- The Washington Times - Monday, January 29, 2001

Good for business

A bipartisan foreign policy is good for business and other U.S. national goals, says the head of the international department of the U.S. Chamber of Commerce.
"The United States cannot afford to close its doors to the world through isolationism," said Craig Johnstone, the chamber's senior vice president for international, economic and national security affairs.
Mr. Johnstone, in a recent State Department speech, said the Bush administration "must build a bipartisan foreign policy that ensures the nation's security, promotes its prosperity and advances its values abroad."
The retired diplomat, who served under Democratic and Republican presidents, also warned the new administration to avoid unilateral international actions and eliminate economic sanctions against Cuba.
"Unilateral sanctions are the result of failed foreign policy the last resort of politicians who have given up trying to actually do something about a problem and are looking only to posture," Mr. Johnstone said.
He urged President Bush to pursue policies to promote free trade in Central and South America, "strengthen democratic and free-market institutions [and] safeguard the environment and human rights."
Mr. Johnstone appealed to the new administration to "reinvigorate" the State Department by streamlining the heavily bureaucratic structure, increasing the budget and installing "cutting-edge technology."
Mr. Johnstone served as ambassador to Algeria under President Reagan and concluded his career as an assistant secretary of state for resources and policy under President Clinton.

Sir Steven Spielberg

British Ambassador Sir Christopher Meyer tonight will welcome American film director Steven Spielberg into the exclusive world of British knighthood.
Mr. Meyer, acting on behalf of Queen Elizabeth II, will install Mr. Spielberg as a Knight Commander of the Civil Division of the Most Excellent Order of the British Empire.
The British Embassy said the director of "Saving Private Ryan" and many other blockbuster movies is being recognized for "his contribution to the entertainment industry and the British film industry over the last 25 years."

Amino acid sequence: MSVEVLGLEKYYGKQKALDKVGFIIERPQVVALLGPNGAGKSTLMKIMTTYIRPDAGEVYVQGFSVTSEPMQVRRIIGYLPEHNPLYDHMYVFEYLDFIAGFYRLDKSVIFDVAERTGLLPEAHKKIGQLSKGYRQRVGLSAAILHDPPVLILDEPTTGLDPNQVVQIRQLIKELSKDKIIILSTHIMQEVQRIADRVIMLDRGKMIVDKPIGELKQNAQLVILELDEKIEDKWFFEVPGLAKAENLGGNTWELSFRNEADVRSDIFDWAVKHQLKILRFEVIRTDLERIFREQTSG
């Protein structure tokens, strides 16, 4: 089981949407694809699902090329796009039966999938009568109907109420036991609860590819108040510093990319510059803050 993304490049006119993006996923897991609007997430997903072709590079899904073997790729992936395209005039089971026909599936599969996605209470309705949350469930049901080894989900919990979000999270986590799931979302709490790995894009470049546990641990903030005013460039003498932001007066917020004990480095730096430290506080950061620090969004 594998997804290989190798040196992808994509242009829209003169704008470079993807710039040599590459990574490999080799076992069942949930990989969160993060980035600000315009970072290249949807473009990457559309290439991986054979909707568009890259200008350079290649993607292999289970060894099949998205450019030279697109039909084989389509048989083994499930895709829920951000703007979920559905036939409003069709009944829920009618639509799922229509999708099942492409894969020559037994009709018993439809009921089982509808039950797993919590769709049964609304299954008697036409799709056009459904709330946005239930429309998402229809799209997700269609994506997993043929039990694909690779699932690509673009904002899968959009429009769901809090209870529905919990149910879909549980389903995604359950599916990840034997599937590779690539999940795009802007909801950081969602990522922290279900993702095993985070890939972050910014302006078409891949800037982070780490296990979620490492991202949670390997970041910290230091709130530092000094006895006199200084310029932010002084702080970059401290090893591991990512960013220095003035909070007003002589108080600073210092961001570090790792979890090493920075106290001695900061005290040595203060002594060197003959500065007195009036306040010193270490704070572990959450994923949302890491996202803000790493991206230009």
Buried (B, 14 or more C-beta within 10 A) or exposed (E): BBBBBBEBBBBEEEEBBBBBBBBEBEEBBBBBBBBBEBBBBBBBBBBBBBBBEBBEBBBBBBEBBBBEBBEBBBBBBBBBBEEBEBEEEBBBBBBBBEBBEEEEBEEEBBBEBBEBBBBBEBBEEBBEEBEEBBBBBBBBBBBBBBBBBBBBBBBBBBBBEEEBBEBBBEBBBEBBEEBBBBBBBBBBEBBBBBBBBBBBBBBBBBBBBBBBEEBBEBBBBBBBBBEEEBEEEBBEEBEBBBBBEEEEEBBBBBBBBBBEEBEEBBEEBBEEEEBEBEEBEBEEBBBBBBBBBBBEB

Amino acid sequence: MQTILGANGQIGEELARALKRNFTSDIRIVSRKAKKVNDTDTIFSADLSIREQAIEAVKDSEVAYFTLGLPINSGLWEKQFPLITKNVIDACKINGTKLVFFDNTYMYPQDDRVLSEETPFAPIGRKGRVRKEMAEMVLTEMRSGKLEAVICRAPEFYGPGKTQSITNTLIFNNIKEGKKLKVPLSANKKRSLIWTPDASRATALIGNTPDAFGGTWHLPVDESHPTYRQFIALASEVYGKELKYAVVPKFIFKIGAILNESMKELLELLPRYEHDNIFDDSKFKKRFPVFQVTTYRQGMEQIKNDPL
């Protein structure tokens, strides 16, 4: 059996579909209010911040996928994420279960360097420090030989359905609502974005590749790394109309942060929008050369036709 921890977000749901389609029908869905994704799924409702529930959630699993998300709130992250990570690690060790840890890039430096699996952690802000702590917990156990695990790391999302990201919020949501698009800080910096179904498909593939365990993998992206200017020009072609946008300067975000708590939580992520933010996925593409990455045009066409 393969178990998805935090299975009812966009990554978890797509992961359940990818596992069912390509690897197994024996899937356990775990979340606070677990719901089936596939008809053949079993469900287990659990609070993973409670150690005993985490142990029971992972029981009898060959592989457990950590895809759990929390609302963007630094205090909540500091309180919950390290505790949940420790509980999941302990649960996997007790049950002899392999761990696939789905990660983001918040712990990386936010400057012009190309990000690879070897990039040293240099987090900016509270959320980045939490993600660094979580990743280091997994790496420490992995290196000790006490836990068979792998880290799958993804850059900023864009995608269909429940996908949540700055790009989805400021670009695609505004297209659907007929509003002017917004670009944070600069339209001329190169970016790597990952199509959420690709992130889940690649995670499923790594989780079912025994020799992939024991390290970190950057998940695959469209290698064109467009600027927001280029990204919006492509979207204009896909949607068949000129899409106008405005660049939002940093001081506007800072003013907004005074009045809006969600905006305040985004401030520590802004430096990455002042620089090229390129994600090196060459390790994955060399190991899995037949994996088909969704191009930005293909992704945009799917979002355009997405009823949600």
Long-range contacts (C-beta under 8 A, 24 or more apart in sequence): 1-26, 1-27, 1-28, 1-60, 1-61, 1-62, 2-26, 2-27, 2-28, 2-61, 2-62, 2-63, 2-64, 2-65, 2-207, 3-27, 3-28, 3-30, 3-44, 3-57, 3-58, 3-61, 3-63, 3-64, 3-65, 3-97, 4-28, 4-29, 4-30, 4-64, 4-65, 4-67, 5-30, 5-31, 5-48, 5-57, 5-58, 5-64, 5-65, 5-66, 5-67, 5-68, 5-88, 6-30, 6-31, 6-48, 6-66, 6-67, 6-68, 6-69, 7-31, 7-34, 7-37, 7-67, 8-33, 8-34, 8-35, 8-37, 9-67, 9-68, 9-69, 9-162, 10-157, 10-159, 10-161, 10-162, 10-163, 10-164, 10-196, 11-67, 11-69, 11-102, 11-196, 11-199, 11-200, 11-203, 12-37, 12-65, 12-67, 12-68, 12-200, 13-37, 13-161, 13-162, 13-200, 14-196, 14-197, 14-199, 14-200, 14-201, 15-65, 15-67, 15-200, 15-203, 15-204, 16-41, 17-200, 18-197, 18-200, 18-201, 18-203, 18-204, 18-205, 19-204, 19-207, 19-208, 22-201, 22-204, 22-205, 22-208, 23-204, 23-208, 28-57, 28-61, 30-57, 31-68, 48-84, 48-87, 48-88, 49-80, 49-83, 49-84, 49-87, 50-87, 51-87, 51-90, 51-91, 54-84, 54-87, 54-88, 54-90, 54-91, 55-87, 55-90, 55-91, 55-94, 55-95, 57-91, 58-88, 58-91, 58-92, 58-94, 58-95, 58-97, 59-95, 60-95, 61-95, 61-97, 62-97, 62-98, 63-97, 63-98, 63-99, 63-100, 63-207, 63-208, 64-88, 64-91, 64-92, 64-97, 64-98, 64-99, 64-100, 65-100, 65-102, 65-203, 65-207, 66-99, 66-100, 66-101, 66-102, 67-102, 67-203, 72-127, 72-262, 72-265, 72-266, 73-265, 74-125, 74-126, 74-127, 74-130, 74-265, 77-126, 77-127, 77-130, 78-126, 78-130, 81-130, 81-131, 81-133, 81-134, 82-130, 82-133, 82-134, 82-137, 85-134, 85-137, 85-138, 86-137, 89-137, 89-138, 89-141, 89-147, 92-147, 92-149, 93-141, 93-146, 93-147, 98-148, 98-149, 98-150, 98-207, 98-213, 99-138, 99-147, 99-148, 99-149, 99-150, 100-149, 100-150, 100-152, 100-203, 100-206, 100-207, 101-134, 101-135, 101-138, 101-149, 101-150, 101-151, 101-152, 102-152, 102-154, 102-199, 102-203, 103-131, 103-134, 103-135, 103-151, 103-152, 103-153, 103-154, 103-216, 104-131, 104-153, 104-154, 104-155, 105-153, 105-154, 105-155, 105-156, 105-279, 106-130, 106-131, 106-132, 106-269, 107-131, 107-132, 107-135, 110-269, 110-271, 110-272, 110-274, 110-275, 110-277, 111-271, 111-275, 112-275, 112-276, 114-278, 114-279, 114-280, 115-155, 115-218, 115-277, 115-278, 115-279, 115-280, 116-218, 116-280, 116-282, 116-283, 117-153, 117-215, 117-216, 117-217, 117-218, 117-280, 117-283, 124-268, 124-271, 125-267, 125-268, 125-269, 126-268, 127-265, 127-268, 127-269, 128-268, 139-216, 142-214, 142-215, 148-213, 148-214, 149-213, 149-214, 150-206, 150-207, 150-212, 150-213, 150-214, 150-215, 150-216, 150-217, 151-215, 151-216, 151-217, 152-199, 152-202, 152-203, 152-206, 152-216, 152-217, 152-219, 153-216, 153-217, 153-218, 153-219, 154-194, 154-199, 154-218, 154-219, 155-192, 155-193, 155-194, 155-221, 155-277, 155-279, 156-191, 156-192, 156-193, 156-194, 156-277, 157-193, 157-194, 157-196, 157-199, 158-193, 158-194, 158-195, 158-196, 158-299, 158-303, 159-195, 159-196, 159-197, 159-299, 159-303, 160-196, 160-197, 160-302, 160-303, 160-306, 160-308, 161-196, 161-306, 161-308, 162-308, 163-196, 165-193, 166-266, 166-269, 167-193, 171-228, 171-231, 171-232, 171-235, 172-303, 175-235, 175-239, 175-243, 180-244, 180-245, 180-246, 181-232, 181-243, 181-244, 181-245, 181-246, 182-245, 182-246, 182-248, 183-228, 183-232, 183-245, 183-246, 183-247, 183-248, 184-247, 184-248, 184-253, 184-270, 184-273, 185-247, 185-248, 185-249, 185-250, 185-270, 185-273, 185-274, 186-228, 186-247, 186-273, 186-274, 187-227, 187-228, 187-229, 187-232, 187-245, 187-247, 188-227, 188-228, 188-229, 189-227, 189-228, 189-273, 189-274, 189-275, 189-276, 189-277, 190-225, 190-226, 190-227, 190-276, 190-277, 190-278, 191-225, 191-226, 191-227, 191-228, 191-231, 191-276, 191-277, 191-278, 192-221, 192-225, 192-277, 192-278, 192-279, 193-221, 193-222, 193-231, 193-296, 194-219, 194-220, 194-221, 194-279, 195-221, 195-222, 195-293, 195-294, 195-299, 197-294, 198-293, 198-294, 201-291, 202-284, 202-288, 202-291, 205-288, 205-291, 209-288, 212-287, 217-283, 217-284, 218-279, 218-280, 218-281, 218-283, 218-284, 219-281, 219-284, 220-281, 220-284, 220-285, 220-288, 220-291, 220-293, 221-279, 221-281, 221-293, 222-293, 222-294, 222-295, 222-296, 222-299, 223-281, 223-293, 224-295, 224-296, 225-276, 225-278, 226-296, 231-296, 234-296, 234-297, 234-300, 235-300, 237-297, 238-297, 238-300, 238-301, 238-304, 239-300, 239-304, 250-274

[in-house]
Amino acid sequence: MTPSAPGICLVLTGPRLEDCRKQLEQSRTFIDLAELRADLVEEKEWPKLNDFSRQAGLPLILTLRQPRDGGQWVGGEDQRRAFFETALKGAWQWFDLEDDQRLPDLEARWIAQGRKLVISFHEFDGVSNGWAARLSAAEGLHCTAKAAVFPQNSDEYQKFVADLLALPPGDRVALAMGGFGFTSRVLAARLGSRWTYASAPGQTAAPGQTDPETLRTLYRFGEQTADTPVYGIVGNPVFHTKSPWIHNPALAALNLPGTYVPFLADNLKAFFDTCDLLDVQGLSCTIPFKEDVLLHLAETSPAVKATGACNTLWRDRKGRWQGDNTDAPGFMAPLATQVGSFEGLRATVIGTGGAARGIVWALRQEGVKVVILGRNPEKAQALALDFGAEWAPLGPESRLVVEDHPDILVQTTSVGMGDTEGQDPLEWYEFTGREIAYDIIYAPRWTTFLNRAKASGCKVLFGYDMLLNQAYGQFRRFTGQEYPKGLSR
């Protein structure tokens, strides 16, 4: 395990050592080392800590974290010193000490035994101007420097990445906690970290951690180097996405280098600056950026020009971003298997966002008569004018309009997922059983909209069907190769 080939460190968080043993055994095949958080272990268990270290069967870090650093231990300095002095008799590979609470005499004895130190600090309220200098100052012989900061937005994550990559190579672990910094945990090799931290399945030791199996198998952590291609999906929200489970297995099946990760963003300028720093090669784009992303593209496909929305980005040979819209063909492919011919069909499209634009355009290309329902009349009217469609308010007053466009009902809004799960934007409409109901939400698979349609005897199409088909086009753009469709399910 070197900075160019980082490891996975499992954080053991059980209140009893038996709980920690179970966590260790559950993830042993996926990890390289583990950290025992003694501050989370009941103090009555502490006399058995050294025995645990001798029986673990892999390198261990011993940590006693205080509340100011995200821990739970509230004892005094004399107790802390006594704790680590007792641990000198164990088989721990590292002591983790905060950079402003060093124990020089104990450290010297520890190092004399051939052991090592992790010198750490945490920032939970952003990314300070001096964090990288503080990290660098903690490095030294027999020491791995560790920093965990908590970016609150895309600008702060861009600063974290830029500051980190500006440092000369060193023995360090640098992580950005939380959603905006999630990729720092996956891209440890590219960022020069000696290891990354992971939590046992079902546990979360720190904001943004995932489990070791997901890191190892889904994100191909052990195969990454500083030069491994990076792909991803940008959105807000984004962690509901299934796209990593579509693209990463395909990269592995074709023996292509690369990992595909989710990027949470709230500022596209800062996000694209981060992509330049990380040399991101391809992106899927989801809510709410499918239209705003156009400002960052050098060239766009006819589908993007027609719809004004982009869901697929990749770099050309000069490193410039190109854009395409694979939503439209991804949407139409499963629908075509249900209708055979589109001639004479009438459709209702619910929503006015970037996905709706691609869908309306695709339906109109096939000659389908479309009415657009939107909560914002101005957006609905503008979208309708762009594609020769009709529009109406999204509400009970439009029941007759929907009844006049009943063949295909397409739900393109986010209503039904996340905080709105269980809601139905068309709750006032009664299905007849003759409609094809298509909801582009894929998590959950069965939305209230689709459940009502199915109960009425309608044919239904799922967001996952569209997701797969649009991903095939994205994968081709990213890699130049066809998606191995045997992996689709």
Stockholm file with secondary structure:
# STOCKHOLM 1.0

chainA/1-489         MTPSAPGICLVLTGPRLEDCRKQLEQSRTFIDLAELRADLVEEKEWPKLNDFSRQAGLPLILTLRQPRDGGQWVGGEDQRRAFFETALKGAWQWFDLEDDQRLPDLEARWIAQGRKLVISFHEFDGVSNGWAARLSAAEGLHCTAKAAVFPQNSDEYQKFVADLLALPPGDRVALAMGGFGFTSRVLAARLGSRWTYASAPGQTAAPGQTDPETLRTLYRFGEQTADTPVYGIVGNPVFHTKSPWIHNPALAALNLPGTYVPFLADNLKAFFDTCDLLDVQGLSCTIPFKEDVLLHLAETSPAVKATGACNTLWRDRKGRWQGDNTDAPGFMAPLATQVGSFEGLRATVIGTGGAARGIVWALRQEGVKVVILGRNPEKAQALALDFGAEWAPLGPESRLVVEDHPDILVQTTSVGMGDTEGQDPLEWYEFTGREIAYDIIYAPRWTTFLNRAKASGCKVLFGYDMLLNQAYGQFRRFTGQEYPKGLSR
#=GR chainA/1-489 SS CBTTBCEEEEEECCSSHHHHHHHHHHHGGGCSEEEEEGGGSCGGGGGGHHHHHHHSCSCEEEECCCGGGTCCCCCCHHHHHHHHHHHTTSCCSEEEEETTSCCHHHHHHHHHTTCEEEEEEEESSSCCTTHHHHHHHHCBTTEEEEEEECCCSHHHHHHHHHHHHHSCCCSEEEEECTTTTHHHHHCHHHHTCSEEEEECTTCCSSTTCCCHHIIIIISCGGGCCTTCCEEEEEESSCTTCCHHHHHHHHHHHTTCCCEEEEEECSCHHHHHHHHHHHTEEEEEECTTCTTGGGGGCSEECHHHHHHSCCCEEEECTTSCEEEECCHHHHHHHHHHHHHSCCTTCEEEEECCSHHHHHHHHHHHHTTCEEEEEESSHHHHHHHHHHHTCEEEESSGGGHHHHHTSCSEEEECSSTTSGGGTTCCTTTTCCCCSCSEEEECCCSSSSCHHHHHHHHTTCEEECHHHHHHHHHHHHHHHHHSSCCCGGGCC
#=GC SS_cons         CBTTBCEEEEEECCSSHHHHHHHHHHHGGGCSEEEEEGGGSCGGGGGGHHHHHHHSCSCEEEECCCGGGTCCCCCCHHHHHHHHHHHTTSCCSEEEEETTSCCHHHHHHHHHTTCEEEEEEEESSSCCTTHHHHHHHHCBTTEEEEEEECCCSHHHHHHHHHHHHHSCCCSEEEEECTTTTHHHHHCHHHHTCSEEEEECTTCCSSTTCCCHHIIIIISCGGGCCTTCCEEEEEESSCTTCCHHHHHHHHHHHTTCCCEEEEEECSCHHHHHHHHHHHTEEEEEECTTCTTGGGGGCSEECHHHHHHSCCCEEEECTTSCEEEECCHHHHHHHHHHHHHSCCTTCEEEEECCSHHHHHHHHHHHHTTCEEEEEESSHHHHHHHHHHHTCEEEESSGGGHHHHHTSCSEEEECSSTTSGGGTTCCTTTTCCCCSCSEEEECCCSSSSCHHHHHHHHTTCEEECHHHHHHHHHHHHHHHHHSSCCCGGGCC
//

Diplomatic traffic

Foreign visitors in Washington this week include:
Today
Romanian Foreign Minister Mircea Dan Geoana, who holds a 9 a.m. news conference on Wednesday at the National Press Club to discuss Romania's goals during its chairmanship of the Organization for Security and Cooperation in Europe.
Yegor Gaidar, former acting prime minister of Russia, who addresses invited guests at the Carnegie Endowment for International Peace on the political and economic condition of Russia.
Tomorrow
Mexican Foreign Minister Jorge Castaneda, who addresses invited guests at the Inter-American Dialogue.
Latvian Defense Minister Girts Kristovskis, who meets administration officials on a five-day visit.
Wednesday
Slovak Prime Minister Mikulas Dzurinda, who attends the National Prayer Breakfast and meets President Bush. He also has meetings with members of Congress.
Rwandan President Paul Kagame, who attends the National Prayer Breakfast and on Friday discusses reconciliation efforts between Hutus and Tutsis with invited guests at the United States Institute of Peace and the Council on Foreign Relations.
Thursday
Ahmad Chalabi, president of the Iraqi National Congress, the main opposition to Saddam Hussein. Mr. Chalabi addresses invited guests at the American Enterprise Institute.
El Salvadoran singing star Alvaro Torres, who joins Salvadoran Ambassador Rene A. Leon at a noon luncheon at the National Press Club to discuss the condition of Salvadoran immigrants in the United States.
Friday
Former Pakistani Prime Minister Benazir Bhutto, who is on a private visit.
An Estonian parliamentary delegation that includes Tunne Kelam, the vice president of parliament, Mari-Ann Kelam and Sergei Ivanov. They address invited guests at Radio Free Europe/Radio Liberty about Estonia's efforts to rejoin Europe.


Copyright © 2018 The Washington Times, LLC. Click here for reprint permission.

The Washington Times Comment Policy

The Washington Times welcomes your comments on Spot.im, our third-party provider. Please read our Comment Policy before commenting.

 

Click to Read More and View Comments

Click to Hide